1988 – Land Rover Range Rover V8 3.5L préparé Rallye-Raid

Lot 8
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Estimation :
25000 - 30000 EUR
1988 – Land Rover Range Rover V8 3.5L préparé Rallye-Raid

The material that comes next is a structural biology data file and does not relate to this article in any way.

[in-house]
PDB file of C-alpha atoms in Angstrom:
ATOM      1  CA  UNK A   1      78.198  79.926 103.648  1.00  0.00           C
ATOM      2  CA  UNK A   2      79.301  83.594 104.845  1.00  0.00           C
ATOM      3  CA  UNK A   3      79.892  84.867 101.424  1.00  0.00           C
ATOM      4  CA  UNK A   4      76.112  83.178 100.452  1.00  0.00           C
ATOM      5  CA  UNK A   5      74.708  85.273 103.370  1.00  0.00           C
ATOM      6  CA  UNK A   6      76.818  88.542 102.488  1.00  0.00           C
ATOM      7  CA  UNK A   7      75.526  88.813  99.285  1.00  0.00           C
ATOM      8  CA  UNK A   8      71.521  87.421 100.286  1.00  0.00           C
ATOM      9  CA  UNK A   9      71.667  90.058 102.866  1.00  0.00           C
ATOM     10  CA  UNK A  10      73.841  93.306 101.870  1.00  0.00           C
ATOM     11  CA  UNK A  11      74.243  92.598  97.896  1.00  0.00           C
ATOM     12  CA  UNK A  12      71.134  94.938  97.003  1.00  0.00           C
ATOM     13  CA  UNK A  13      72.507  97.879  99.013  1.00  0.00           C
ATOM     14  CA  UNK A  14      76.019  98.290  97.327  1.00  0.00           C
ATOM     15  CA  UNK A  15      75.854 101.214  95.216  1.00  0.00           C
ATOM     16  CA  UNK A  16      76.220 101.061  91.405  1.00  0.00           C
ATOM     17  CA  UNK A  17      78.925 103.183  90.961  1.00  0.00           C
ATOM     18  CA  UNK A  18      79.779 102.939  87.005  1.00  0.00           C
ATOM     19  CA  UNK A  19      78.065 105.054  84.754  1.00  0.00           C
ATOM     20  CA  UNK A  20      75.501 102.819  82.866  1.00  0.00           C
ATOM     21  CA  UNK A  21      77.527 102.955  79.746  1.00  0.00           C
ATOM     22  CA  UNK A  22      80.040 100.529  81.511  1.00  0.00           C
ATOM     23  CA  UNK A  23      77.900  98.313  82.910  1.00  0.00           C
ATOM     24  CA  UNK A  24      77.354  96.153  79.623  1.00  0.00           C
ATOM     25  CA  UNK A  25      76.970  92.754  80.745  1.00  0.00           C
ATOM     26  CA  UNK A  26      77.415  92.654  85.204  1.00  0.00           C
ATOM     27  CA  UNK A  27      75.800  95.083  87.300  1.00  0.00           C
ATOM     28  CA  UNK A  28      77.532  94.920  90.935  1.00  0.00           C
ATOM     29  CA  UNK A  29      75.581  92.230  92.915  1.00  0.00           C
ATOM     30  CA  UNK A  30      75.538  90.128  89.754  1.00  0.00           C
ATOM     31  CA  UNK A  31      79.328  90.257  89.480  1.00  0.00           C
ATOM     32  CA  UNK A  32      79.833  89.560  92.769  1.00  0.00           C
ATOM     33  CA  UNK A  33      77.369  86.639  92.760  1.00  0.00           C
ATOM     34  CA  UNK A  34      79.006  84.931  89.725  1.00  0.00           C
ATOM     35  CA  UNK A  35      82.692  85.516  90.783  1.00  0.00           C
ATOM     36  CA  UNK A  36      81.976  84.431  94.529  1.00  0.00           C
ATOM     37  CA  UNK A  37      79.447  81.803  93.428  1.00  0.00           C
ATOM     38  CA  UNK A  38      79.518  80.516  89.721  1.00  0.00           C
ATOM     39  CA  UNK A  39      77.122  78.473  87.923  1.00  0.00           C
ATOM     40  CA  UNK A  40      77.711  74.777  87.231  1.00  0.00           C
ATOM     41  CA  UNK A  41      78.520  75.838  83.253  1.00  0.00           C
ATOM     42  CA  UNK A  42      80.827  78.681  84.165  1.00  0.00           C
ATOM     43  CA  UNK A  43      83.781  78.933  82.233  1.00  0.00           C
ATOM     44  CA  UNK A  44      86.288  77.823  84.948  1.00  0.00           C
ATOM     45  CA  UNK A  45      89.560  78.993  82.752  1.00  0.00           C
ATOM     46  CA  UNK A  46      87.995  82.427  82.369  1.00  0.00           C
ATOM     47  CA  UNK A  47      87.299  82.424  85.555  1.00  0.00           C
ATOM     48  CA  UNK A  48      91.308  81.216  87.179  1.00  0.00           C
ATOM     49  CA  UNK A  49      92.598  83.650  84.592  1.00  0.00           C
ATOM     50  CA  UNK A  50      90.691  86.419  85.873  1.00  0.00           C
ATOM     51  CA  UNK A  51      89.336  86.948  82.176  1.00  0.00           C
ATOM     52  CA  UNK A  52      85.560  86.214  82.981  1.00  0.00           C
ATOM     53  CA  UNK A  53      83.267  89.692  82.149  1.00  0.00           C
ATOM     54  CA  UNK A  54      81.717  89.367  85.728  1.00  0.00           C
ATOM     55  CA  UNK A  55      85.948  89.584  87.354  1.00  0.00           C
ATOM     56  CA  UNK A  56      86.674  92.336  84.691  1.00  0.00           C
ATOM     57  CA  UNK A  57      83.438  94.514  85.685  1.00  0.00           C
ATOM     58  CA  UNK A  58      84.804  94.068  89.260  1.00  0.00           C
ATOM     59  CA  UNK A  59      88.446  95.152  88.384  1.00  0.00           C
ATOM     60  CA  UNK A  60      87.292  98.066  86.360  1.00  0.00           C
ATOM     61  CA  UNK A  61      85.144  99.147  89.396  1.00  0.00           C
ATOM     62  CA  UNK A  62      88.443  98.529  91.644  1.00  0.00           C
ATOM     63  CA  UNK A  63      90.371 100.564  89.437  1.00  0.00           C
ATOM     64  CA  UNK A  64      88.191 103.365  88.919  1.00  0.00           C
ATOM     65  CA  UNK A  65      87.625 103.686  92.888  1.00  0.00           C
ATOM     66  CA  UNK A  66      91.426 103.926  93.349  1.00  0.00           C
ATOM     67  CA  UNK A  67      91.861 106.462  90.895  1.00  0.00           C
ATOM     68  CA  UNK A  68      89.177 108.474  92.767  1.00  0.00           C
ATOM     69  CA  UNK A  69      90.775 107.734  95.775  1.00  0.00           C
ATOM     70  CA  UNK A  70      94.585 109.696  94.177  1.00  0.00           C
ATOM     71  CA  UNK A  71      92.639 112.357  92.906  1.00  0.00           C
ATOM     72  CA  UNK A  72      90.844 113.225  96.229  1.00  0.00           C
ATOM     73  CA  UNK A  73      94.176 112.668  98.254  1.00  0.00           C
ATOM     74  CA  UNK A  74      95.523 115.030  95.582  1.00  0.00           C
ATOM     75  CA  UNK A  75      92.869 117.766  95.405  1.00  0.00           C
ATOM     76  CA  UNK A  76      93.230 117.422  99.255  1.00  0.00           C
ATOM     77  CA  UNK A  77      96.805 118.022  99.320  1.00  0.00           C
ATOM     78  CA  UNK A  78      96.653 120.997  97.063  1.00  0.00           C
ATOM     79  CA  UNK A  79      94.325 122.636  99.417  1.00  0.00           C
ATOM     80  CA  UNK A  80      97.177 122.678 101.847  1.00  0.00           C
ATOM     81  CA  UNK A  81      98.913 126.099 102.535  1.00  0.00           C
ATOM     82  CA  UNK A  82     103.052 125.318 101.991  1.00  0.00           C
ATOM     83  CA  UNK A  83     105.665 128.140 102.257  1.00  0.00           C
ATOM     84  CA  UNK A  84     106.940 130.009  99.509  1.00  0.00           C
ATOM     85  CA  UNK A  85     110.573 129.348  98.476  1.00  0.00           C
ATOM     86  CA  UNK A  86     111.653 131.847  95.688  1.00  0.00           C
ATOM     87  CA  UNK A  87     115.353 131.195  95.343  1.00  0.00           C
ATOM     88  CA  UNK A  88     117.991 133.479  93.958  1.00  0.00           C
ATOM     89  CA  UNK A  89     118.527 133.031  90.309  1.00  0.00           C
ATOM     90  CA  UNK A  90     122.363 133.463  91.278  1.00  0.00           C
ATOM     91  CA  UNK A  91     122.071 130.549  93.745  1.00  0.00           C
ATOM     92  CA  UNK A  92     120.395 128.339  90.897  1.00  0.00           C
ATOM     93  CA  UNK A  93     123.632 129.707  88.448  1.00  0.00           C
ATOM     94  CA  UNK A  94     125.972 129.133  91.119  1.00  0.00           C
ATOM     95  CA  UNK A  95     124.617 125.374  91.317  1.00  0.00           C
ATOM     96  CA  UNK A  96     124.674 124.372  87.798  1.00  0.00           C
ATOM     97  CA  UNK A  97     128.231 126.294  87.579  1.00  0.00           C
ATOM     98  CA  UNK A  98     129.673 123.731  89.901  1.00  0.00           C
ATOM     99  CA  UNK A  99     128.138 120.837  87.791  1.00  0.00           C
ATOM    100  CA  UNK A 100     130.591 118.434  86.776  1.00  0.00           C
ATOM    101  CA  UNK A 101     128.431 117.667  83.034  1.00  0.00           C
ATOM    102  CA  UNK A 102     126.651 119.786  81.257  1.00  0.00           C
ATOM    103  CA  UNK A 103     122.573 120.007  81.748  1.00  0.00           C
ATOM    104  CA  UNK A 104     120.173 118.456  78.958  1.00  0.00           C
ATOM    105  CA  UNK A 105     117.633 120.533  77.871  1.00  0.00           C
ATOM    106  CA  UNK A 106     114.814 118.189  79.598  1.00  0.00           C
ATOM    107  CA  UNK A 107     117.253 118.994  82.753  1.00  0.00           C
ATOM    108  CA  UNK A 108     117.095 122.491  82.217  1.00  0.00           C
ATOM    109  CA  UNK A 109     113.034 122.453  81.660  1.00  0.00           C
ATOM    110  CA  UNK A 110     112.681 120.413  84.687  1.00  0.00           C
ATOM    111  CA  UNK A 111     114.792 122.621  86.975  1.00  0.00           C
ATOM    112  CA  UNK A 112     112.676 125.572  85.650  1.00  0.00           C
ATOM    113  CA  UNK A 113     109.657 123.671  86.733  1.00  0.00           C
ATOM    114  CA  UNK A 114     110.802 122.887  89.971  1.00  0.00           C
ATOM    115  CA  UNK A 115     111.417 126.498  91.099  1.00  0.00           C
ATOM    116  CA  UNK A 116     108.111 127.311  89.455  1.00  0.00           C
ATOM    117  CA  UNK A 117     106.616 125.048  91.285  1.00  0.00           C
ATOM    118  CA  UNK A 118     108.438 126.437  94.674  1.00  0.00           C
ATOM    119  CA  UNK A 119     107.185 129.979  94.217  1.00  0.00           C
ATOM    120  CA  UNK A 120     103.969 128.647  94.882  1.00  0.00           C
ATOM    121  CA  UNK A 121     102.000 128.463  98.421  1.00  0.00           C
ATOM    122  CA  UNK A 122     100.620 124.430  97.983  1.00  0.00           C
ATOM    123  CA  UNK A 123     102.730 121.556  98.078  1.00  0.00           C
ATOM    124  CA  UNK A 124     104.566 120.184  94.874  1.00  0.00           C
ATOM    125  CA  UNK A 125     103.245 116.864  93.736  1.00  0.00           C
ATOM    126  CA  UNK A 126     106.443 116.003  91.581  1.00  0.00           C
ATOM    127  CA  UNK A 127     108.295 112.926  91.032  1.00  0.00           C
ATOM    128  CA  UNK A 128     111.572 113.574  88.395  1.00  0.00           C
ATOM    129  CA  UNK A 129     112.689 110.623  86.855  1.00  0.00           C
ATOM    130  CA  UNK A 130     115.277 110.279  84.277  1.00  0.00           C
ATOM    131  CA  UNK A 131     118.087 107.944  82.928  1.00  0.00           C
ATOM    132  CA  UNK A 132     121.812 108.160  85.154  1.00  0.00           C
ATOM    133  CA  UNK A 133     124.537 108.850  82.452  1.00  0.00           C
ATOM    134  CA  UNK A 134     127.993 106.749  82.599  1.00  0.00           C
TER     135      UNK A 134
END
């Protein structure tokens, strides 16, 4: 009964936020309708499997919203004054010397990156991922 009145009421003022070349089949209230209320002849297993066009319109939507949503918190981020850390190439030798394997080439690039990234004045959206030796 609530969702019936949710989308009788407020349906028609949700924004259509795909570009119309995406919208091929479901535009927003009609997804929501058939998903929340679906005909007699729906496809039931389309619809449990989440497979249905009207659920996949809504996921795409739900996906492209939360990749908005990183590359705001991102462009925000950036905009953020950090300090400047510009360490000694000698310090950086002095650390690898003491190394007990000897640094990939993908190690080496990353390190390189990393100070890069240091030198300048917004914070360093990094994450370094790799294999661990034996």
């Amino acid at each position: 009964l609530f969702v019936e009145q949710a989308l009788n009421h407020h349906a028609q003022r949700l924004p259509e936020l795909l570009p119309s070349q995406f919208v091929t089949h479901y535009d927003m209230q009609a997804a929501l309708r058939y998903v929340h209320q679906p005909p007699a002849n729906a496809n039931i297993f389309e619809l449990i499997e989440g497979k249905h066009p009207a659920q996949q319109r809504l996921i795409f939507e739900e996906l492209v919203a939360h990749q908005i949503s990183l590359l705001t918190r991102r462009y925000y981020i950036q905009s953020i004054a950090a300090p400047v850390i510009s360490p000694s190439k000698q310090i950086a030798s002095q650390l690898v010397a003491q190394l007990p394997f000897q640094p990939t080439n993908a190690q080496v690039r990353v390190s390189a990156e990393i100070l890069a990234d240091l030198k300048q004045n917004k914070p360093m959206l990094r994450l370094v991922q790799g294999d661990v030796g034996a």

French circulation permit Chassis n°SALLHABV8EA339037 - Iconic 4x4 and first Paris-Dakar winner - 2-door version with just 120,100 original kms - 3rd hand since 2007 and interesting file - High-quality special Rallye-Raid preparation Location: Lyon region The model presented here is a Range Rover V8 3.5L with carburettors (SU) and 5-speed mechanical gearbox, in two-door bodywork, put on the road on November 17, 1988, having been prepared for the Rallye-Raid. This preparation was carried out at the request of its current owner in 2008, by a specialist tuner, according to the specifications of the Transafricaine Classic, organized by Patrick Zaniroli; a rally in which this Range was entered in 2009, but was unable to take part following the cancellation of the event that year. Aesthetically, the preparation consisted of a white monochrome "VSD" style decoration, respecting the original color and inspired by René Metge's Range Rover V8, winner of the "Paris-Alger-Dakar" in 1981. Mechanically, the shock absorbers have been replaced by Bilstein competition ones, a snorkel has been fitted with a competition conical air filter, an additional radiator fan has been fitted and a dual ignition coil has been pre-mounted. In terms of equipment, things have been taken a step further, with the addition of two pairs of long-range headlamps on the outside, as well as the hitch, an engine protection ski plus front axle and underbody and rocker panel armouring, and the fitting of BFGoodrich All Terrain 4x4 tires, which are new from 2022. In the cockpit, Oreca bucket seats with 5-point FIA competition harnesses, a 6-point LMT bolt-on roll bar, stamped aluminum pedals, co-driver footrest and floorboards, plus an additional 170-liter ATL fuel tank (FIA homologation) have been installed; The trunk has also been fitted with compartments containing two sand removal plates, a Hi-Lift jack and 2 strapped BFGoodrich All Terrain spare wheels. The on-board instrumentation has also been enhanced, with a radiator water temperature gauge, engine block water temperature gauge, oil temperature gauge, oil pressure gauge and ammeter. The electrical system has also been reinforced in terms of fuses to improve reliability, and a general circuit-breaker has been added in the passenger compartment. This Range also benefits from Terratrip navigation, a CB radio and pre-wiring for an E-Track beacon. Prepared in this way, and with its fantastic permanent all-wheel drive with reduction gear and central differential lock, this Range is cut out to cope with extreme conditions. In fact, it is used for raids. Nevertheless, it's in appreciable condition, with 120,100 original kms and a clear history (3 owners). In the same hands for 17 years, it is well maintained and has an interesting file, including invoices for the preparation (for around €15,000) with homologation certificates for its equipment, as well as its original Range Rover logbook. This is a well-prepared, tried-and-tested, reliable example, ready for adventure! In the 1950s, Land Rover enjoyed great success with its rustic Series III, but was keen to expand its range with a vehicle offering the same off-road capability as a British off-roader, but with the comfort and superior roadholding of a Rover saloon. After two prototypes, finally abandoned in 1956 and 1959, the project resurfaced in 1966, in the form of a study of a "100-inch wheelbase station wagon" by Charles Spencer King, then chief engineer of new vehicles for the entire British Leyland Motor Corporation group, often referred to as the "father" of the Range Rover. This prototype, christened "Velar", led to the launch of the Range Rover in 1970, immediately after its official presentation to the press on June 17 of that year. From then on, the "Range" was an exceptionally versatile vehicle, blazing a new trail in the luxury 4x4 category. The first generation, known as the "classic", was equipped with an aluminum V8 engine that had to be mated to a manual gearbox until 1982, permanent all-wheel drive, 4-wheel disc brakes and, a major innovation for off-road vehicles at the time, suspension.
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